I have a hard time seeing traditional CAD become primarily a cloud-based tool any time soon given all of those restrictions/concerns Alex cited. However, increasingly we will (and are) seeing hybrid approaches where vendors will offer a smooth transition between both types of delivery methods so the design workflow can flow with the engineer as they move about doing their job, whether building CAD models in the office, collaborating with design partners off site in the field, or catching up on work at home.
nice post, getting all the simulation done in virtual world without spending hefty amount on making the first 'just right' prototype, is going to drive the future and if this is bought to common people's hand instead of just hi-fi technological firms, through various social media and gadgets, it will surely gonna have a big time impact in near future too.
naperlou, thanks for the info about specialized clouds. I'm already familiar with overall cloud computing (so perhaps you were responding to Beth?). The connection between cloud computing and analytics sounds compelling.
Security of data, vendor lock-in, and government privacy and data storage restrictions (certain things from U.S. companies have to be stored on servers physically situated in the United States) make using cloud much more complicated than it initially appears. For CAD vendors, the tightrope they have to walk is that cloud tends to be marketed as a "pay by sip" form of delivery, as opposed to packages software used on the desktop (seat and/or site licenses), which is a "pay a huge chunk of money upfront" model. So the former undercuts the latter, yet many users are demanding cloud. The response from some CAD vendors has been to deliver CAD lite or medium-strength CAD in the cloud, to try to maintain their traditional base. Perhaps the sercurity issues will save them (by keeping users in their traditional desktop mode). Regardless, the rise of tablets and mobile is changing the mode of user interaction with their CAD programs, so there will be ongoing changes in this arena.
I agree with you Naperlou, that organizations are not going to want to stash their invaluable IP in CAD up on the cloud, however I do think the delivery paradigme has legs beyond the very noteable simulation example you reference. There are ways to deliver tools that empower the viewing, collaboration, requirements management, service tasks, etc. around product development without putting the actual IP in the cloud. Autodesk is pitching such a model for its new Autodesk 360 PLM system. Who knows, perhaps this is a model that might resonate more with engineering organizations concerned about the security of their product data.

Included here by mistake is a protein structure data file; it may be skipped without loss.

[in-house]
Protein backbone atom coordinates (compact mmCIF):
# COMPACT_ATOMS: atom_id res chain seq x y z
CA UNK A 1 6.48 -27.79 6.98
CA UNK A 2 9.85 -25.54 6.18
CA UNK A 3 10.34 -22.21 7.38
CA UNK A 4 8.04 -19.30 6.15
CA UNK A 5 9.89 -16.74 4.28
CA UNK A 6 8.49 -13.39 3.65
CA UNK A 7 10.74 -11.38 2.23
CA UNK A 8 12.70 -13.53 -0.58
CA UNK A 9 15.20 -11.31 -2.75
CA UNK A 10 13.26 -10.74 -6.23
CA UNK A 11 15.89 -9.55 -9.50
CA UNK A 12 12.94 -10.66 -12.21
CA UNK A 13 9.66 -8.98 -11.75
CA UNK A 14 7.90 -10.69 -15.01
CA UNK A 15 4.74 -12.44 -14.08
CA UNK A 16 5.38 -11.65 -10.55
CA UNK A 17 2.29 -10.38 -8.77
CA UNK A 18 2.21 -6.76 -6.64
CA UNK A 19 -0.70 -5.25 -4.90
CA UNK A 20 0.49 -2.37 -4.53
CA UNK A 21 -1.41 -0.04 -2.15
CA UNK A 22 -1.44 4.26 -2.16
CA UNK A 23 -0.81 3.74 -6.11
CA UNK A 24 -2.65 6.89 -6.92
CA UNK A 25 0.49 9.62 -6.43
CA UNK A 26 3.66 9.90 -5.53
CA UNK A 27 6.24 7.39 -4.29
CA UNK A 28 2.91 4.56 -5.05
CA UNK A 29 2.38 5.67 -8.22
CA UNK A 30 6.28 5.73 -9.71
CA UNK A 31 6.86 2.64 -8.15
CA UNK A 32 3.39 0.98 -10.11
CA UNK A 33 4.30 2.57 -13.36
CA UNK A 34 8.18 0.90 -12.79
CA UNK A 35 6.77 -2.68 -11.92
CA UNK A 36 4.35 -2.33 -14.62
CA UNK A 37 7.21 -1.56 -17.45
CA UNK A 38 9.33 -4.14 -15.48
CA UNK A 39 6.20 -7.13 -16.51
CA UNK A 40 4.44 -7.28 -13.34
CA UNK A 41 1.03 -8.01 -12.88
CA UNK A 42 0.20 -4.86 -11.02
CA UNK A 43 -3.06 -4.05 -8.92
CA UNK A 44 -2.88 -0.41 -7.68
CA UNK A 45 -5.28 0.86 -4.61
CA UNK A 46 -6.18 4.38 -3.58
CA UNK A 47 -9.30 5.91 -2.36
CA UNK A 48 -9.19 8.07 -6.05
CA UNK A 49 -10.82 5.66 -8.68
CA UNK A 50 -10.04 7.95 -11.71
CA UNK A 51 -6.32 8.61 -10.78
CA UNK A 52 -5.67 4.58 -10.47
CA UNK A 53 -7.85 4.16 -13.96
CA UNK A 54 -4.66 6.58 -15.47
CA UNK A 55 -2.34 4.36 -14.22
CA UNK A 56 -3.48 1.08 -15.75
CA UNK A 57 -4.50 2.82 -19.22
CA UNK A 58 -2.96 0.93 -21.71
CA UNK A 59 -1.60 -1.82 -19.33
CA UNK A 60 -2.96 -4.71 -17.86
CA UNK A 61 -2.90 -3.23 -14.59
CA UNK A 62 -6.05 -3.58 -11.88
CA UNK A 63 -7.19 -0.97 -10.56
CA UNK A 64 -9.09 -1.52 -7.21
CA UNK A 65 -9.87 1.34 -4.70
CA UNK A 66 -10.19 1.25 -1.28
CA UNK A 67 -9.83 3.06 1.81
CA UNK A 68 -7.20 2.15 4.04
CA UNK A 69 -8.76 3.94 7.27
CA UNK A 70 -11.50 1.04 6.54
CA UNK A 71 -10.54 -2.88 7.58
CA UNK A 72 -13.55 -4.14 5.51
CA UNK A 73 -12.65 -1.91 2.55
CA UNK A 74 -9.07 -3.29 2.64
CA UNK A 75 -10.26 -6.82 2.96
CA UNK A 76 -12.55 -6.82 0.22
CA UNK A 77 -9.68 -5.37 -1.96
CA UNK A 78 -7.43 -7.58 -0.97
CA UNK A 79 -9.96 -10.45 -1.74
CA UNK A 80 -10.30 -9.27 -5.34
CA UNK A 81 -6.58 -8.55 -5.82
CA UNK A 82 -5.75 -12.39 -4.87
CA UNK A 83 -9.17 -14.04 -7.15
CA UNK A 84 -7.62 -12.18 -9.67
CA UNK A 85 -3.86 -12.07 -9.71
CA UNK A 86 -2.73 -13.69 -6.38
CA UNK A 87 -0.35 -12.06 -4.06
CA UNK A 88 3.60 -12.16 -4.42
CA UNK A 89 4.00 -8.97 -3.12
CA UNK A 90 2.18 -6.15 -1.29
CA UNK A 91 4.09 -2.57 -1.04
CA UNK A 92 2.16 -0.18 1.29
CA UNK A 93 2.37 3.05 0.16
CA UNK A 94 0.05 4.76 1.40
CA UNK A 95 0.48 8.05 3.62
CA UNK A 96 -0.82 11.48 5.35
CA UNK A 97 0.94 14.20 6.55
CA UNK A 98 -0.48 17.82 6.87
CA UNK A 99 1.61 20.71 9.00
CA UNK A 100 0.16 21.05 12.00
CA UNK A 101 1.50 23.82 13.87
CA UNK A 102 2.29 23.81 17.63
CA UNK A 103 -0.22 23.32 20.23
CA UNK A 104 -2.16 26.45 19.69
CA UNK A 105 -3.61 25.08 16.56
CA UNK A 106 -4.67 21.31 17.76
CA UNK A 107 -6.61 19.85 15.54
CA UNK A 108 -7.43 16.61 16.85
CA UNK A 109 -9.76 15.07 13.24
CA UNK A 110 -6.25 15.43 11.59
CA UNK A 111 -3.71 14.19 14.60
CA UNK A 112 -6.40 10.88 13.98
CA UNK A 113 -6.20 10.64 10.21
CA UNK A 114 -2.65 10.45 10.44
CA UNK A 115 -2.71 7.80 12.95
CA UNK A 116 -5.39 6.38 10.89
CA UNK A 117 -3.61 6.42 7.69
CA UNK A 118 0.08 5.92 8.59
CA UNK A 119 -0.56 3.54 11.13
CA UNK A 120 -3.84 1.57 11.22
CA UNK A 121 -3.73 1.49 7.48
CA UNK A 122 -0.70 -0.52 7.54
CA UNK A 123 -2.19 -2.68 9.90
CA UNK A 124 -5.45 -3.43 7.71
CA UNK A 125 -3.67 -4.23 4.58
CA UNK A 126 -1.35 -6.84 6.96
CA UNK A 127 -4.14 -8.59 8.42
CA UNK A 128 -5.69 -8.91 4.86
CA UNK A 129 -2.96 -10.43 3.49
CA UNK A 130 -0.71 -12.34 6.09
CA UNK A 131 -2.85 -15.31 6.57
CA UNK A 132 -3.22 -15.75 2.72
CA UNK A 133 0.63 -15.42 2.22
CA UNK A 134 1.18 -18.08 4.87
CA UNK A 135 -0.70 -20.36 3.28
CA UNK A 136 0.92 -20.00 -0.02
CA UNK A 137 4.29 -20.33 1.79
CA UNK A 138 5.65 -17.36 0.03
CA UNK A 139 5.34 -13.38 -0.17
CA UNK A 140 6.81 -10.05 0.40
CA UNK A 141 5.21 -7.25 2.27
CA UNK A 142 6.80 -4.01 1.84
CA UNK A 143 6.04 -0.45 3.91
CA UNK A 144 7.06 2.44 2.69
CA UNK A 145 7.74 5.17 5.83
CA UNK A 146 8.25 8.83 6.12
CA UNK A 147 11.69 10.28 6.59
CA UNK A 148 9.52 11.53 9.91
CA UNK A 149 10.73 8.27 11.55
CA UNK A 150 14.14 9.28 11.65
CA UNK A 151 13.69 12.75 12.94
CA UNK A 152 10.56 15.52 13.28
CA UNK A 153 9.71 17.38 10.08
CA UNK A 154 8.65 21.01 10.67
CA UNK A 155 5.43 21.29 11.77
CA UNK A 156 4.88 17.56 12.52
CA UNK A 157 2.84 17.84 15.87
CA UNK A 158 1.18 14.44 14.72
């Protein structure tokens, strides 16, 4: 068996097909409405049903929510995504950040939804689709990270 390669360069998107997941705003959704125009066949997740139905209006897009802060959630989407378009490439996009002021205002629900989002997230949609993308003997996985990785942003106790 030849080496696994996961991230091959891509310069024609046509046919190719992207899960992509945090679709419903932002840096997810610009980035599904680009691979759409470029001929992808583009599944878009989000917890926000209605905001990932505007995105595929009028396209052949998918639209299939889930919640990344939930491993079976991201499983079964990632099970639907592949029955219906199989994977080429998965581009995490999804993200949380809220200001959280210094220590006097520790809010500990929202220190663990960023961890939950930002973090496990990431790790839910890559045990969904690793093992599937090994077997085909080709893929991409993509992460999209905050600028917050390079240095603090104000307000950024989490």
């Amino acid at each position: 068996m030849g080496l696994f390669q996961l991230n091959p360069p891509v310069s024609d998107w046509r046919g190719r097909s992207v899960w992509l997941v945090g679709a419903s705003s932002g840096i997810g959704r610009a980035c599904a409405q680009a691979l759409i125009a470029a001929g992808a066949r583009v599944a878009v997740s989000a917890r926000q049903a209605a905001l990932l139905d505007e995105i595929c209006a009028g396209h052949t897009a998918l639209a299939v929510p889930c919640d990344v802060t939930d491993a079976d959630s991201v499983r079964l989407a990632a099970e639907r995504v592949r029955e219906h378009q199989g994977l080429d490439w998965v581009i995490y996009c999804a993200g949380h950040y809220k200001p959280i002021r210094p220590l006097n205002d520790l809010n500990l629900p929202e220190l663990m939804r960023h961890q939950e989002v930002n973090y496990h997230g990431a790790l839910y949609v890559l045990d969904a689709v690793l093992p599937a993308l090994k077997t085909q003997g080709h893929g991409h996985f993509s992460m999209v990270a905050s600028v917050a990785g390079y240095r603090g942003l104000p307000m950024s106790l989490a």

Ann, cloud computing is just an underlying technology thing. It should not be confused with allowing access to data on hand held or other devices. That can be easily done without the "cloud". It is the network, not the cloud that matters. Your device has no way of knowing if the source of the data is a single machine, a public cloud or private cloud. In fact, the majority of spend on cloud is on private cloud. I don't think CAD and CAE or PLM vendors are going to want to put their software up on any old cloud infrastructure.
Where cloud computing comes in is in the analytics area. The cloud allows one to access large arrays (sometimes called grids) of compute power to run FEA jobs on complex structures. Of course, these are specialized clouds.
Social media applied to users mirrors what is being done in the software development world with Agile. The issue I have with Agile is the hostility to tools (but that is for another forum). The idea is to get frequent feedback from users by releasing often to ensure that what is being built really meets the business need. To some extent this augments systems engineering.
"The Cloud" is a lovely idea in theory, but the government shutdown of MegaUpload is proof enough that I will not be storing corporate data in the cloud.
2009 saw companies "that could not fail" requiring government bailouts or filing for bankruptcy. If that can happen to the giants, it can happen to a cloud provider. Imagine arriving at work one morning to discover your project has disappeared because the cloud company went away, or was seized by the government.
I think you hit it on the head, Beth. Social media requires a younger engineering crew to take it up to the next level. Survey after survey, some of which have appeared in EE Times, has shown that engineers in their 40s, 50s and 60s don't see a useful role for it, even though those skeptics know that there's no stopping it...eventually.
I have to agree with you, Ann. I think social media and mobile will have a big impact, particularly over time as the younger generation anchors in. But product analytics and systems engineering, in particular, are areas that are especially meaty and have bearing for engineers across all disciplines and industries.
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